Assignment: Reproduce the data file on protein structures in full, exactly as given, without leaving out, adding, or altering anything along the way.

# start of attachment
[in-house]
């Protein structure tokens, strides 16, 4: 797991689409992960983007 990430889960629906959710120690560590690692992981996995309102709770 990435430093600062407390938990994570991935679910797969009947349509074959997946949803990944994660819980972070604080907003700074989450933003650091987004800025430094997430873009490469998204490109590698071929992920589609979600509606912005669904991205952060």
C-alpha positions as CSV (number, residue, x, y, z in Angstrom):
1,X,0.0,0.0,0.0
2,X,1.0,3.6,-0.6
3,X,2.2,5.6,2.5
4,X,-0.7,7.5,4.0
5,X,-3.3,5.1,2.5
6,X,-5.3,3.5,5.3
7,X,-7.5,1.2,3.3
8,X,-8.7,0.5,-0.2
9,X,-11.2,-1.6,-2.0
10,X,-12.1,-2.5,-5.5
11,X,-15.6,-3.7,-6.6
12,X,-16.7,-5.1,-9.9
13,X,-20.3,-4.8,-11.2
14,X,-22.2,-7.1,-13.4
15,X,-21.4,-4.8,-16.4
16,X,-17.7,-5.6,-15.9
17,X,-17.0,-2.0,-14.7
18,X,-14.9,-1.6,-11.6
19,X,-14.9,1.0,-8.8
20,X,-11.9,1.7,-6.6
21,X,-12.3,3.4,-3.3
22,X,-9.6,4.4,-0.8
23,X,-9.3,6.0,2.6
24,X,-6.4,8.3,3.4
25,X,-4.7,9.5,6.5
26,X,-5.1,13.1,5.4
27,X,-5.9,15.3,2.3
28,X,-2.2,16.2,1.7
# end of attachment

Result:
[in-house]
């Protein structure tokens, strides 16, 4: 797991689409992960983007 990430889960629906959710120690560590690692992981996995309102709770 990435430093600062407390938990994570991935679910797969009947349509074959997946949803990944994660819980972070604080907003700074989450933003650091987004800025430094997430873009490469998204490109590698071929992920589609979600509606912005669904991205952060």
C-alpha positions as CSV (number, residue, x, y, z in Angstrom):
1,X,0.0,0.0,0.0
2,X,1.0,3.6,-0.6
3,X,2.2,5.6,2.5
4,X,-0.7,7.5,4.0
5,X,-3.3,5.1,2.5
6,X,-5.3,3.5,5.3
7,X,-7.5,1.2,3.3
8,X,-8.7,0.5,-0.2
9,X,-11.2,-1.6,-2.0
10,X,-12.1,-2.5,-5.5
11,X,-15.6,-3.7,-6.6
12,X,-16.7,-5.1,-9.9
13,X,-20.3,-4.8,-11.2
14,X,-22.2,-7.1,-13.4
15,X,-21.4,-4.8,-16.4
16,X,-17.7,-5.6,-15.9
17,X,-17.0,-2.0,-14.7
18,X,-14.9,-1.6,-11.6
19,X,-14.9,1.0,-8.8
20,X,-11.9,1.7,-6.6
21,X,-12.3,3.4,-3.3
22,X,-9.6,4.4,-0.8
23,X,-9.3,6.0,2.6
24,X,-6.4,8.3,3.4
25,X,-4.7,9.5,6.5
26,X,-5.1,13.1,5.4
27,X,-5.9,15.3,2.3
28,X,-2.2,16.2,1.7